Background/Aims: The long-term effects of biocompatible peritoneal dialysis (PD) solution on residual renal function (RRF), inflammation, adipokines and metabolic acidosis are controversial. We evaluated the effects of biocompatible PD solution in continuous ambulatory PD (CAPD) patients for an additional 12-month period. Method: Among 91 incident patients who started CAPD with either biocompatible PD solution (Balance (R), Fresenius; LS, n = 48) or conventional PD solution (CAPD/DPCA (R), Fresenius; CS, n = 43), 63 patients, who were followed for 12 months, were enrolled and followed for an additional 12 months. Results: After 24 months of treatment, the glomerular filtration rate (GFR) of the LS group was twofold higher compared to the CS group (33.5 +/- 30.7 vs. 16.3 +/- 8 17.9 l/week/1.73 m(2), respectively, p = 0.021). In a subgroup of patients with an initial GFR >2 ml/min/1.73 m(2), the GFR of the LS group was significantly higher than the rate of the CS group after 24 months (43.7 +/- 30.5 vs. 18.6 +/- 19.0 l/week/1.73 m(2), respectively, p = 0.042). Over a 24-month period, effluent cancer antigen-125 levels were significantly increased in the LS group compared to the CS group, while effluent interleukin-6 levels did not differ between the two groups. The serum tCO(2) levels were consistently higher in the LS group compared to the CS group. Conclusions: We found that the effect of LS on preserving RRF may be maintained over a 24-month treatment period in CAPD patients, and LS use may have other benefits, such as the correction of metabolic acidosis. Copyright (C) 2012 S. Karger AG, Basel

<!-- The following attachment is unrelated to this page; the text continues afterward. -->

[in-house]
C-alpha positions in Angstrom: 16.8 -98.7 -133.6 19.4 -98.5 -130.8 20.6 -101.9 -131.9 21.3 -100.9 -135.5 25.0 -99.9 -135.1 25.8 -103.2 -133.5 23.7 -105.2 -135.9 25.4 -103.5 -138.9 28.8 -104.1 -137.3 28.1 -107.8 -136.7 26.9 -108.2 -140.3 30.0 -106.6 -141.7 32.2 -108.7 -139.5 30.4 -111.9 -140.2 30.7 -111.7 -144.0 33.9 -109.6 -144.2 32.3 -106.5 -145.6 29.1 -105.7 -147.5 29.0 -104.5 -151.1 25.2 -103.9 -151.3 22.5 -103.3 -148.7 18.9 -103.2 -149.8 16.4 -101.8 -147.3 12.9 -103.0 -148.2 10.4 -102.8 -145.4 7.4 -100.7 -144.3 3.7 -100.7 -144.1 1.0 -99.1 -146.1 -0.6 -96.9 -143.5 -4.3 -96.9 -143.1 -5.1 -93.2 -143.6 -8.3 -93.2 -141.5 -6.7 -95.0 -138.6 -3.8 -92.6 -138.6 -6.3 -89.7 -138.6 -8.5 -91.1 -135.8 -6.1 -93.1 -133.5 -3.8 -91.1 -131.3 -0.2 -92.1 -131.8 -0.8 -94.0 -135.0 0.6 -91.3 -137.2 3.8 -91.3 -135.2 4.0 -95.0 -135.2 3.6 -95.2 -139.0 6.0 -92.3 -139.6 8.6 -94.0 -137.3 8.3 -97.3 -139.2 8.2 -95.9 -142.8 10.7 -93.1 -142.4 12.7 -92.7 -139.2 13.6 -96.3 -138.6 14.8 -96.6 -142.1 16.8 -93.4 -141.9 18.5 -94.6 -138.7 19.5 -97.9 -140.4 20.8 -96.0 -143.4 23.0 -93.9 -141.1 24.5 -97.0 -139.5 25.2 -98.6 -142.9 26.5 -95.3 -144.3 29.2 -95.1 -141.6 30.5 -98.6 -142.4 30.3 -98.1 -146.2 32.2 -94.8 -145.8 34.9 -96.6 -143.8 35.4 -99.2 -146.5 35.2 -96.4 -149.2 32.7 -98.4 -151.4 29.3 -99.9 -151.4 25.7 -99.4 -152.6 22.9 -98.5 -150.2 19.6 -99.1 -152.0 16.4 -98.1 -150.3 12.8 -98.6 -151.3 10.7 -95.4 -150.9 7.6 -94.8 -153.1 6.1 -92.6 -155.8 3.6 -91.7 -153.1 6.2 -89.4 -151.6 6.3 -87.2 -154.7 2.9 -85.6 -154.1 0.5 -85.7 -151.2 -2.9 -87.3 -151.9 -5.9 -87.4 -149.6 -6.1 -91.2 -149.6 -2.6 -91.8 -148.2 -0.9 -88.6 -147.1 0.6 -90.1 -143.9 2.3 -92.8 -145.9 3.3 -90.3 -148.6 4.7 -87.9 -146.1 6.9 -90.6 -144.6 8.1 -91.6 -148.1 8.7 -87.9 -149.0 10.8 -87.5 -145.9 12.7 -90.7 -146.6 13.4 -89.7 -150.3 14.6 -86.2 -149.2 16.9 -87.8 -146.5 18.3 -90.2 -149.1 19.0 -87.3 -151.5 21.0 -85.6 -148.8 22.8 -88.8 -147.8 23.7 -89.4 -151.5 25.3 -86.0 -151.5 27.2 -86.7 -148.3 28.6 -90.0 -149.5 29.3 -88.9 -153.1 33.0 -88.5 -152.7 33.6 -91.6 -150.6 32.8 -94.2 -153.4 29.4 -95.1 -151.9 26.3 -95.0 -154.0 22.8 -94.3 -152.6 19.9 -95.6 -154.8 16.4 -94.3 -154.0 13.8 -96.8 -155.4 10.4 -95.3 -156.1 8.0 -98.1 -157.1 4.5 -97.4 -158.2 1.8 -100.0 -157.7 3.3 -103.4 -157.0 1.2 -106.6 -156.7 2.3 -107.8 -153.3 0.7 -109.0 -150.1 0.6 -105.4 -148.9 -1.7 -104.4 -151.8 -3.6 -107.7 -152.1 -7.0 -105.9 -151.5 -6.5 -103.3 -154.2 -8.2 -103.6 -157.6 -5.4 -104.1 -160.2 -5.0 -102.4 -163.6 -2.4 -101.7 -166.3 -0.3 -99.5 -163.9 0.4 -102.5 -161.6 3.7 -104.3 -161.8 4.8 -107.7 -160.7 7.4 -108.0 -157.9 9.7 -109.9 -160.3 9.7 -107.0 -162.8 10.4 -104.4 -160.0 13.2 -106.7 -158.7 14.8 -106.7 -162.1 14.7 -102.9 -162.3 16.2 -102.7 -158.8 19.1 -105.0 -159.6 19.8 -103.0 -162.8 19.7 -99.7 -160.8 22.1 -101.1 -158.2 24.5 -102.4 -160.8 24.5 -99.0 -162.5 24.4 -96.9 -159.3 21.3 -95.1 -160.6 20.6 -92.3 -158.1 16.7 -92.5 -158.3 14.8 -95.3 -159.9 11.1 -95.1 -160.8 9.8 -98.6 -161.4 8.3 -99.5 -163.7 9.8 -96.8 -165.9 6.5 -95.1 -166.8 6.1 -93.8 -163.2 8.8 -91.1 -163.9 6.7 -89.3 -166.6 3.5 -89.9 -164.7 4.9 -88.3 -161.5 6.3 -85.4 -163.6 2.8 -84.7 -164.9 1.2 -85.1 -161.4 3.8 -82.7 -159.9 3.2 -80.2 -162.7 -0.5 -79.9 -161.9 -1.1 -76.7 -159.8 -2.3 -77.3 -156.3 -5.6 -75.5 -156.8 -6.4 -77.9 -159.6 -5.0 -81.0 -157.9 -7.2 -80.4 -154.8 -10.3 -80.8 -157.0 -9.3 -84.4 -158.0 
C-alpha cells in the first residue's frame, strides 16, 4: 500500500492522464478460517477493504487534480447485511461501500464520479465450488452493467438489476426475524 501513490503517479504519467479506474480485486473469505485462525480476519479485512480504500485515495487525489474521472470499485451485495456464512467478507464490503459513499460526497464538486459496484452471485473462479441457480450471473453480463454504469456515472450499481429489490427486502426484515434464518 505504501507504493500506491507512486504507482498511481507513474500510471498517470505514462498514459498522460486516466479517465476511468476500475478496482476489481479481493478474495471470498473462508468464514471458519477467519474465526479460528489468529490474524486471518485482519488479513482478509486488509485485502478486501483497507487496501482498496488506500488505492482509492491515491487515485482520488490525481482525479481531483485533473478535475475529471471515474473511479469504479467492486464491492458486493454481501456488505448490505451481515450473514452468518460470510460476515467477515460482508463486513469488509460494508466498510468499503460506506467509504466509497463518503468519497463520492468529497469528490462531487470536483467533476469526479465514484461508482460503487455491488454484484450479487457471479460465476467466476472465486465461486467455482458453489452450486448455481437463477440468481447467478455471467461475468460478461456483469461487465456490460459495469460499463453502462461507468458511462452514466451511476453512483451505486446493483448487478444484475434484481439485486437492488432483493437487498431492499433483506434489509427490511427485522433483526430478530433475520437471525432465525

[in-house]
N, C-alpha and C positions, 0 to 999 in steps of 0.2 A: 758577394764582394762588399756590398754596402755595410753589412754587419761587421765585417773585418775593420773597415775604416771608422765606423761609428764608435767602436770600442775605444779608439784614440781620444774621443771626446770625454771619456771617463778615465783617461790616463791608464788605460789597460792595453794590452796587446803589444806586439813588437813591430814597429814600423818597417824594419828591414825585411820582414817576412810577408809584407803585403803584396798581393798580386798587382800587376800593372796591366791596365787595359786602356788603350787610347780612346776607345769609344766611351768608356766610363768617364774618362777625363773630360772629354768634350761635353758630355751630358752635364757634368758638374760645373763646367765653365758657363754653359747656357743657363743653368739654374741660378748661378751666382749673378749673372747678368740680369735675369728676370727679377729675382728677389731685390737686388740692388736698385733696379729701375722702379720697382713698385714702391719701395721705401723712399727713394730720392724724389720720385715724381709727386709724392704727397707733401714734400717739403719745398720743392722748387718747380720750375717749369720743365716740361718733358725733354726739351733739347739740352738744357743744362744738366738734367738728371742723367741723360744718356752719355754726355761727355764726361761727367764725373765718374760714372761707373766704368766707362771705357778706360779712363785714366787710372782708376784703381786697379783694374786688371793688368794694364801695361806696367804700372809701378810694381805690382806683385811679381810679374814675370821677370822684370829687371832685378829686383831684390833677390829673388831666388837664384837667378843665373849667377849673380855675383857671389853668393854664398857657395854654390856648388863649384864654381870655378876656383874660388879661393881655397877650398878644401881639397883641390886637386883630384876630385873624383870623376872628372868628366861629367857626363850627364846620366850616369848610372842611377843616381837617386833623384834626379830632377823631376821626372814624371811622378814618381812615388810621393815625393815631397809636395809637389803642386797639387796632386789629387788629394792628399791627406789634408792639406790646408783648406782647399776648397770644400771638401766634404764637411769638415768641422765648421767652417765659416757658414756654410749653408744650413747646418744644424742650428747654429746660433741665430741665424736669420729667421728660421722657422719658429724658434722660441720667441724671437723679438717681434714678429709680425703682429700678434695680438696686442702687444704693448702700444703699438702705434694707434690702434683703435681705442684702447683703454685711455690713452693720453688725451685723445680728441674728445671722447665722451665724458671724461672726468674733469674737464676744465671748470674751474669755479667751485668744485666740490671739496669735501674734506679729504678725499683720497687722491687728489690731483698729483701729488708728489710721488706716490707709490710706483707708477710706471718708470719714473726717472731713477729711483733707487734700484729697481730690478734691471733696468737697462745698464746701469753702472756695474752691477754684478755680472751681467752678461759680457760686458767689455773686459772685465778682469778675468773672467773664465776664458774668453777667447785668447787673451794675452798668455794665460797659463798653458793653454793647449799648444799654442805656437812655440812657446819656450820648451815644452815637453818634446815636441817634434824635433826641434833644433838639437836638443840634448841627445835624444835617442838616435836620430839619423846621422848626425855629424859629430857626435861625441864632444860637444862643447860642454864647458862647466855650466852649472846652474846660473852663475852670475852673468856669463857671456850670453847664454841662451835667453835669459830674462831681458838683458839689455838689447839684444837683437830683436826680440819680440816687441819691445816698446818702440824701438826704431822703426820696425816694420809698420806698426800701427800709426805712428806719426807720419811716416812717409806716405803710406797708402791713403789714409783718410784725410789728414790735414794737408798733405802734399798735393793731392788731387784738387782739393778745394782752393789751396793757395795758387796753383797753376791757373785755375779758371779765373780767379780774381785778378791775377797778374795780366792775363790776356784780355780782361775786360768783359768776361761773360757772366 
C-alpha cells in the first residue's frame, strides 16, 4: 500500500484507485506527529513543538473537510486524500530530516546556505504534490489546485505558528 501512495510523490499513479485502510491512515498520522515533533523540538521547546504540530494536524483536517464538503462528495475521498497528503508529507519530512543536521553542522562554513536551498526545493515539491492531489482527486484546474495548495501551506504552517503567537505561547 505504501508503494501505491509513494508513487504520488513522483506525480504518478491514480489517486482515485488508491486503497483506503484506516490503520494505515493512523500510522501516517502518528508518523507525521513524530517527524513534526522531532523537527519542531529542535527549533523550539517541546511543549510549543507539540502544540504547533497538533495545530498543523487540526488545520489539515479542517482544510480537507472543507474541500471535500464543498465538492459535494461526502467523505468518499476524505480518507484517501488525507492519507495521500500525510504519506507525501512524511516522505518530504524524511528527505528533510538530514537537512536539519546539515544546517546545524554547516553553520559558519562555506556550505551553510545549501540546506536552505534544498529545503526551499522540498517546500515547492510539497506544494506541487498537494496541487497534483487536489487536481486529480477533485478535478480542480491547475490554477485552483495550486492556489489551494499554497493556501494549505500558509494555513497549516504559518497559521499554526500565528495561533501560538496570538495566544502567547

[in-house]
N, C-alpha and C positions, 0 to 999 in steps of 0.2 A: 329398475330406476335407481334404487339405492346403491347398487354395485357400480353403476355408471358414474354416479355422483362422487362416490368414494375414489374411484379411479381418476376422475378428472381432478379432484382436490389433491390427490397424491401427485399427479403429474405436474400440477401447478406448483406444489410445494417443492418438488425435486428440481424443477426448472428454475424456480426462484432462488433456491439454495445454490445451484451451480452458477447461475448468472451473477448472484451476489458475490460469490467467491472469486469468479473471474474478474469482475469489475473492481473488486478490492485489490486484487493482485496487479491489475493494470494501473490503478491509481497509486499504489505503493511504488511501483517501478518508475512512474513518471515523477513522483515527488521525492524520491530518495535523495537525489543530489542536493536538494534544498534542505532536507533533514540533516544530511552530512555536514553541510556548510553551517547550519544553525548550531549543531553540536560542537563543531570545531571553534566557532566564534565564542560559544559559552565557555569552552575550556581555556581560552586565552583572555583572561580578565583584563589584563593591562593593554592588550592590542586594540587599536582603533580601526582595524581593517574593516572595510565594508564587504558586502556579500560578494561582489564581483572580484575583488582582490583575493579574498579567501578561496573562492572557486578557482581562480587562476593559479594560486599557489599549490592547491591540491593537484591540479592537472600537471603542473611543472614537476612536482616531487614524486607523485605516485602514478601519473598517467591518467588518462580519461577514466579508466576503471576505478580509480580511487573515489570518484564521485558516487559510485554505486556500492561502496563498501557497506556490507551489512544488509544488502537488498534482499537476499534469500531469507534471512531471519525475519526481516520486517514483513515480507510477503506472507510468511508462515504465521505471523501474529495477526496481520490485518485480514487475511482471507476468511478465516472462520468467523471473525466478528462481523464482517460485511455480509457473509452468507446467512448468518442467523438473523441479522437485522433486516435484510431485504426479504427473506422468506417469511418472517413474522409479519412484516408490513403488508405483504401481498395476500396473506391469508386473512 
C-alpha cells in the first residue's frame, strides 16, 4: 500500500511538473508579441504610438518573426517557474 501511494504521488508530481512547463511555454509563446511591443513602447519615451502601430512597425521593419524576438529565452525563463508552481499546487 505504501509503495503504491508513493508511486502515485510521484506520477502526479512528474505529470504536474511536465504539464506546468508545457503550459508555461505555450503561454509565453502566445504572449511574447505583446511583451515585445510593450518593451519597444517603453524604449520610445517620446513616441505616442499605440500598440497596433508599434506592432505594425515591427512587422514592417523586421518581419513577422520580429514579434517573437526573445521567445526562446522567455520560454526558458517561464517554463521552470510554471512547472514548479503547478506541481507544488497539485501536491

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  • Changes in the Sodium and Potassium Transporters in the Course of Chronic Renal Failure

    Kim, Sejoong   Heo, Nam Ju   Jung, Ji Yong   Son, Min-Jeong   Jang, Hye Ryoun   Lee, Jay Wook   Oh, Yun Kyu   Na, Ki Young   Joo, Kwon Wook   Han, Jin Suk  

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  • Atherosclerotic Renovascular Hypertension : Lessons from Recent Clinical Studies

    Chung, Wookyung   Kim, Sejoong  

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  • Volume Control by Using the Body Composition Monitor in a Puerperal Patient on Hemodialysis

    Chung, Wookyung   Choi, Shung Han   Sung, Jiyoon   Jung, Eul Sik   Shin, Dong Su   Jung, Ji Yong   Chang, Jae Hyun   Lee, Hyun Hee   Lee, Seung-Ho   Kim, Sejoong  

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  • De Novo Hypokalemia in Incident Peritoneal Dialysis Patients: A 1-Year Observational Study

    Jung, Ji Yong   Chang, Jae Hyun   Lee, Hyun Hee   Chung, Wookyung   Kim, Sejoong  

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  • Organ-on-a-chip and the kidney

    Kim, Sejoong   Takayama, Shuichi